Jim Story was the very first person to send me a letter when I started writing my weekly gardening column in The Indianapolis Star in 1989. He gave me a prairie trillium (T. recurvatum), which blooms every spring, and a tiny, no-name hosta. Jim died in 2005 and when I see these plants, I am reminded of Jim’s generosity and all the lessons I learned from him, especially about gourds.

Cathy Peachey gave me a Clivia miniata a short time before she died of breast cancer in 1994. Cathy owned a couple of CATH Inc., coffee shops, where they served pecan sticky buns that rivaled the memory of my German great grandmother’s. The lemon bars weren’t bad, either.

Clivia miniata. (C) Jo Ellen Meyers Sharp

I divided the clivia and gave it to Sue. Not too long ago, I divided it again and gave it to Carol Michel at May Dreams Gardens, where Garden Bloggers’ Bloom Day was born.

These stories about plants and the memories they hold offer comfort when I walk through the garden. And though none of these is in its prime on this Garden Bloggers’ Bloom Day, they are blooming in my heart.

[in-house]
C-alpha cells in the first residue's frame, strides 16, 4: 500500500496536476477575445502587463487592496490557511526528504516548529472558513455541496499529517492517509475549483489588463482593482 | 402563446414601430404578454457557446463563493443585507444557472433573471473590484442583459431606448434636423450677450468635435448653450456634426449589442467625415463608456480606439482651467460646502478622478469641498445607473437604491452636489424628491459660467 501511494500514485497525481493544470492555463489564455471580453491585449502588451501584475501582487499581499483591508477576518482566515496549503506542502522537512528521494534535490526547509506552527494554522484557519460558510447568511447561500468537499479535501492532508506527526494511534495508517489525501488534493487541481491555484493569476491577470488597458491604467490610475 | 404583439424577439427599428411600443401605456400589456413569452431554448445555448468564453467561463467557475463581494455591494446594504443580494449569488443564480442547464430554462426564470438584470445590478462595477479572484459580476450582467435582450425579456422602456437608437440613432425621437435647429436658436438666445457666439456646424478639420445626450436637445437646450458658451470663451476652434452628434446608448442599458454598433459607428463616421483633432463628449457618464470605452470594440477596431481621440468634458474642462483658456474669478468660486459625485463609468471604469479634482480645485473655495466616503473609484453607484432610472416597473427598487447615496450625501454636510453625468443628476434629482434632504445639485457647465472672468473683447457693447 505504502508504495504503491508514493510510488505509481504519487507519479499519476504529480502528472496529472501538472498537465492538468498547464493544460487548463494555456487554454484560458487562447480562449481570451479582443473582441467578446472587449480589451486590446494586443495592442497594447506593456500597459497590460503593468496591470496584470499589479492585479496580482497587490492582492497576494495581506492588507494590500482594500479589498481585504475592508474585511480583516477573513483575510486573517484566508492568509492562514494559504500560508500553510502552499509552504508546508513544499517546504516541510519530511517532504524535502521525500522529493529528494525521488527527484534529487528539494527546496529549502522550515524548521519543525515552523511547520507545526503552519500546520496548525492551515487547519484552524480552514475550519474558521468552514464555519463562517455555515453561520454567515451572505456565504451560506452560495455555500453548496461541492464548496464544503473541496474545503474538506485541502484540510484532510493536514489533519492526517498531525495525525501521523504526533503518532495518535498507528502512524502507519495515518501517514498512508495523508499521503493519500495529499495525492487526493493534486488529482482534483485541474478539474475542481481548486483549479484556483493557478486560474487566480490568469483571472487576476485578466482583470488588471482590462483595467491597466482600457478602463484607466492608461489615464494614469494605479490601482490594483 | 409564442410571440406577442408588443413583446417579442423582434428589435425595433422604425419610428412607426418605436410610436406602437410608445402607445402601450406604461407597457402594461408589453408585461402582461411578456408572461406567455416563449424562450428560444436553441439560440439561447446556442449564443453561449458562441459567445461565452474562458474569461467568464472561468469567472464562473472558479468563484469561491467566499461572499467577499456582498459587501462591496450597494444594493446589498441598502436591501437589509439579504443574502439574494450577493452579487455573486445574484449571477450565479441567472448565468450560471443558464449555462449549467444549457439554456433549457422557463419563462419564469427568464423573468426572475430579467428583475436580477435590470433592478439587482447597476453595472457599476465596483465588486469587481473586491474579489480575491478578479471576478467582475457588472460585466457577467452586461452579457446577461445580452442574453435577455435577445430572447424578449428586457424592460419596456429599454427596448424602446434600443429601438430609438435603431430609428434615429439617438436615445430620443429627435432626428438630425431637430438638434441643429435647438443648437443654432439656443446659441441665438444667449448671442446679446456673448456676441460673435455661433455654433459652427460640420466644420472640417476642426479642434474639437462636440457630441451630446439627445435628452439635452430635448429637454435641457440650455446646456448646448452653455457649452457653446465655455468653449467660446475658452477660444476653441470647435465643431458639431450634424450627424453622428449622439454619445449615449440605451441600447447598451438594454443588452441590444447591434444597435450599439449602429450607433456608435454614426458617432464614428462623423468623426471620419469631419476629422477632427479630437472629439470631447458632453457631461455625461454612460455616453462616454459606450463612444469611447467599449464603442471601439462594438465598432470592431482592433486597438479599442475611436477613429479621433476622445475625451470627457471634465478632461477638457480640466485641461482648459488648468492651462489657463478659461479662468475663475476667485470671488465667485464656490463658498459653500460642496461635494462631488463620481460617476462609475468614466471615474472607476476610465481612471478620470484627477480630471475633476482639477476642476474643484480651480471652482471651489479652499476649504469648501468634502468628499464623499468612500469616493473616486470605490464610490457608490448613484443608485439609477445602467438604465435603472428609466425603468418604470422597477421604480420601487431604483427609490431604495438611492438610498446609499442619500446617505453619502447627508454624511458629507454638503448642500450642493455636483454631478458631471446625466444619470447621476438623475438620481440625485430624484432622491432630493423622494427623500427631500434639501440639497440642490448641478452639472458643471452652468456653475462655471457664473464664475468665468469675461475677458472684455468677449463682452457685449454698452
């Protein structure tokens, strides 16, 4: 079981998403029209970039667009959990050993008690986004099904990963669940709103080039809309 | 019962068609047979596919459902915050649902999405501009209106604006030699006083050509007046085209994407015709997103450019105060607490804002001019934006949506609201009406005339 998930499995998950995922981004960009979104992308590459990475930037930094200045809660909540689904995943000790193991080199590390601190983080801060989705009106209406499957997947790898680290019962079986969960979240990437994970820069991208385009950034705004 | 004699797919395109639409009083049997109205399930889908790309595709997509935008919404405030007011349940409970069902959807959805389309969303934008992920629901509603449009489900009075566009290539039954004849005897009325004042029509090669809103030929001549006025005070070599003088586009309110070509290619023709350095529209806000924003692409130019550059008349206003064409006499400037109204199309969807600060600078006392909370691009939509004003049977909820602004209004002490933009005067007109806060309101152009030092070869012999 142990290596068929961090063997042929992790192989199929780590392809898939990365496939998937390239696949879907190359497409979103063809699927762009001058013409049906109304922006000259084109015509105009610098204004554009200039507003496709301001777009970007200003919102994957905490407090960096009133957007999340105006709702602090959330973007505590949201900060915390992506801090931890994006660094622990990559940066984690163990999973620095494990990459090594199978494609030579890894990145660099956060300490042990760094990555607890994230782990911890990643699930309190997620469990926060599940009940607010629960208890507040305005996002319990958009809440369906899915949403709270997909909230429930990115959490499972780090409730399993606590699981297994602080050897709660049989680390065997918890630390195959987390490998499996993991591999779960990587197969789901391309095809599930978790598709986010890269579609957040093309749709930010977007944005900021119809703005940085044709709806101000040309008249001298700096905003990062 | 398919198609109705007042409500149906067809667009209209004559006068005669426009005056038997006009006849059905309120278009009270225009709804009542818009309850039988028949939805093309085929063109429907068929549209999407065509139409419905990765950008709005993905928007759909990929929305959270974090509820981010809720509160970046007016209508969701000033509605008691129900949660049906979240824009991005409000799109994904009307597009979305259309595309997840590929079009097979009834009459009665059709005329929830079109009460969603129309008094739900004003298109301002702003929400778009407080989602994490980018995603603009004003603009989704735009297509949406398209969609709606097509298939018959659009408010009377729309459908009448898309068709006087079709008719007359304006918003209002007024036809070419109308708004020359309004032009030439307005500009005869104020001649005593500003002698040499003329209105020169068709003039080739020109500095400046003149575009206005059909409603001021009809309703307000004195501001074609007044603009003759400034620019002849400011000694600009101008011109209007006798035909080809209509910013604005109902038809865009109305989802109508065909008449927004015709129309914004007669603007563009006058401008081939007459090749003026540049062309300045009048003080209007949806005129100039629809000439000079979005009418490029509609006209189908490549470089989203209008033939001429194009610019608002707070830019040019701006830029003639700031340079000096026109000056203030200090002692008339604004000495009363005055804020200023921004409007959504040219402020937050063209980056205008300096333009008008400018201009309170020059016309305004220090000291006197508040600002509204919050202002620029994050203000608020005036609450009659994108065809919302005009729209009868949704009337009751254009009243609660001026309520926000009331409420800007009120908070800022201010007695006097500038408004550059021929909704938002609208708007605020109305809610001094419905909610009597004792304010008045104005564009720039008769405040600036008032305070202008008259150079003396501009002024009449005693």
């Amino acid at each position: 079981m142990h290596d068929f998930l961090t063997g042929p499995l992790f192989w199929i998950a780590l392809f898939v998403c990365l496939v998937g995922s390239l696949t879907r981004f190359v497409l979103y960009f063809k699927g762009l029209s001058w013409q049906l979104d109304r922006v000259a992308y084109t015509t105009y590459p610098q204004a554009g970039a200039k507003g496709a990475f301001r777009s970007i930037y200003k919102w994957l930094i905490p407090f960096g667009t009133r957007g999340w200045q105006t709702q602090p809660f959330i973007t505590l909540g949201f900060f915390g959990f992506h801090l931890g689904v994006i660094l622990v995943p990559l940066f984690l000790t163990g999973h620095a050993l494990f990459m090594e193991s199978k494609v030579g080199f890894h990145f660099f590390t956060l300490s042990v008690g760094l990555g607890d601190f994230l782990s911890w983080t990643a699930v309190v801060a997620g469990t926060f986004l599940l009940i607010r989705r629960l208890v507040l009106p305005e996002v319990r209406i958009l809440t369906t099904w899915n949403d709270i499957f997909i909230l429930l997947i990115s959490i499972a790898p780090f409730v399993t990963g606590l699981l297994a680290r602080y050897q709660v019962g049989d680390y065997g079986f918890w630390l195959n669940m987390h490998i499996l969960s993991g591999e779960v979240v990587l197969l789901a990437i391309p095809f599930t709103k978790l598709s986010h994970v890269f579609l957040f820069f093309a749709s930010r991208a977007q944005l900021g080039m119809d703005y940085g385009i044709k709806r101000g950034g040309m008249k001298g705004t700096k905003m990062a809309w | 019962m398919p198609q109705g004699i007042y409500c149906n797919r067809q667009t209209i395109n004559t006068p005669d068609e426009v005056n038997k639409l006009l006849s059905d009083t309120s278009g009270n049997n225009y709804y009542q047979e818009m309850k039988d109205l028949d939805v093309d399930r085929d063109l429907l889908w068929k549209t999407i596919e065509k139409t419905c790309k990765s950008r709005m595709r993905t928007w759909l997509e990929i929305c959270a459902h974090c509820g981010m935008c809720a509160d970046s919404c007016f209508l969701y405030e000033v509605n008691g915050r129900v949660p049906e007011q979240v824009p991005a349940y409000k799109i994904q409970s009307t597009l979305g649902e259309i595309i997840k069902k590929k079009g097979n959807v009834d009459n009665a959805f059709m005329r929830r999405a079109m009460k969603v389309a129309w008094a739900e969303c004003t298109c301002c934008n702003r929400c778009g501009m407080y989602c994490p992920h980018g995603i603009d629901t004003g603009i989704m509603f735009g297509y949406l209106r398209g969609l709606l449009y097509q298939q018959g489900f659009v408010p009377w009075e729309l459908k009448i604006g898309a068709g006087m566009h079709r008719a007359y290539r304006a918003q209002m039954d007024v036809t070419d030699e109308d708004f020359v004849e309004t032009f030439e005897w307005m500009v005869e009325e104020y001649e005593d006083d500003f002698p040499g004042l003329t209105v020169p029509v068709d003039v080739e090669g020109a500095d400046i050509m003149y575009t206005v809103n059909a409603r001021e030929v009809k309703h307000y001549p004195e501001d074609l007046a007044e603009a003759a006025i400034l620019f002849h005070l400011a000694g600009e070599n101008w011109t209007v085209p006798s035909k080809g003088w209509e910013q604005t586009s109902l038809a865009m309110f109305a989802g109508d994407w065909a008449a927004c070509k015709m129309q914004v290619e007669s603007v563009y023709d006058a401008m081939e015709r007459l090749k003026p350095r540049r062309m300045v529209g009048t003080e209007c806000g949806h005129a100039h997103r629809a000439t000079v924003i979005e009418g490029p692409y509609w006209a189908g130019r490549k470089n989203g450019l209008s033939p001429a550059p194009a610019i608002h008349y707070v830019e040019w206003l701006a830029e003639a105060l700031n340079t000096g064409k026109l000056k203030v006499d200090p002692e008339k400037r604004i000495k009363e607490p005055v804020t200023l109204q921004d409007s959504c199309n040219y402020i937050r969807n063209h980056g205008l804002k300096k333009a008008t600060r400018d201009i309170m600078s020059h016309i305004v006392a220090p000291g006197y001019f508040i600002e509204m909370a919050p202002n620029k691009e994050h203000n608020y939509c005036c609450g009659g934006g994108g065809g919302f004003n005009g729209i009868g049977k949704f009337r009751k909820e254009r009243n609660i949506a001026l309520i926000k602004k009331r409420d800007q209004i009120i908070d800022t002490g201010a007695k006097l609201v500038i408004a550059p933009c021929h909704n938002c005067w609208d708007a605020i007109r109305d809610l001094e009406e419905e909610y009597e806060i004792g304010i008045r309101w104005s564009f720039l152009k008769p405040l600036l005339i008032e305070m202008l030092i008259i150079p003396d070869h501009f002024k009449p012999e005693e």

Take Mike Homoya’s new book with you the next time you hike in the woods

Maidenhair fern retains its graceful beauty well into fall. © Photo Michael A. Homoya

For those of us who trek woodlands in search of flora, Michael Homoya has written the perfect book companion.

Wildflowers and Ferns of Indiana Forests (Indiana University Press, 2012, paperback, $22.95) covers nearly 300 native species, their attributes, habitats and snippets of natural history.

“I’ve traveled around our country a bit, even to other continents, but nowhere have I seen anything to compare to the springtime in our state’s forests,” Homoya wrote in the field guide’s introduction.

The Illinois native is a botanist and plant ecologist who has been with the Indiana Department of Natural Resource’s Division of Nature Preserves since 1982. All of the book’s royalties will go to the DNR Heritage Trust for land acquisition. Homoya also is the author of Orchids of Indiana, published in 1993 by IU Press.